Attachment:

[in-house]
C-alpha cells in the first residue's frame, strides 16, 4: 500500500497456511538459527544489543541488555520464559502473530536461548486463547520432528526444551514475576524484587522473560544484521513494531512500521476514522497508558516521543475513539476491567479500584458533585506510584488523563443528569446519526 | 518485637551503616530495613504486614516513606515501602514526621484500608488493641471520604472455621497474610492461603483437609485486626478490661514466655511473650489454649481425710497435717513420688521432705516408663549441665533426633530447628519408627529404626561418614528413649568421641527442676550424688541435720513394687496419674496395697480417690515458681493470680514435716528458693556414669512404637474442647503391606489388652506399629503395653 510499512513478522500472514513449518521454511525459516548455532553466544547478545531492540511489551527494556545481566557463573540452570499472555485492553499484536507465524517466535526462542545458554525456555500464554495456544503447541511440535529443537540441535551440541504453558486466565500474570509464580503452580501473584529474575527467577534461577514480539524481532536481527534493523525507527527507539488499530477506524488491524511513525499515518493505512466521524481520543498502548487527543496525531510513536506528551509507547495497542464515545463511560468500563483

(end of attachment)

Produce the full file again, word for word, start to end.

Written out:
[in-house]
C-alpha cells in the first residue's frame, strides 16, 4: 500500500497456511538459527544489543541488555520464559502473530536461548486463547520432528526444551514475576524484587522473560544484521513494531512500521476514522497508558516521543475513539476491567479500584458533585506510584488523563443528569446519526 | 518485637551503616530495613504486614516513606515501602514526621484500608488493641471520604472455621497474610492461603483437609485486626478490661514466655511473650489454649481425710497435717513420688521432705516408663549441665533426633530447628519408627529404626561418614528413649568421641527442676550424688541435720513394687496419674496395697480417690515458681493470680514435716528458693556414669512404637474442647503391606489388652506399629503395653 510499512513478522500472514513449518521454511525459516548455532553466544547478545531492540511489551527494556545481566557463573540452570499472555485492553499484536507465524517466535526462542545458554525456555500464554495456544503447541511440535529443537540441535551440541504453558486466565500474570509464580503452580501473584529474575527467577534461577514480539524481532536481527534493523525507527527507539488499530477506524488491524511513525499515518493505512466521524481520543498502548487527543496525531510513536506528551509507547495497542464515545463511560468500563483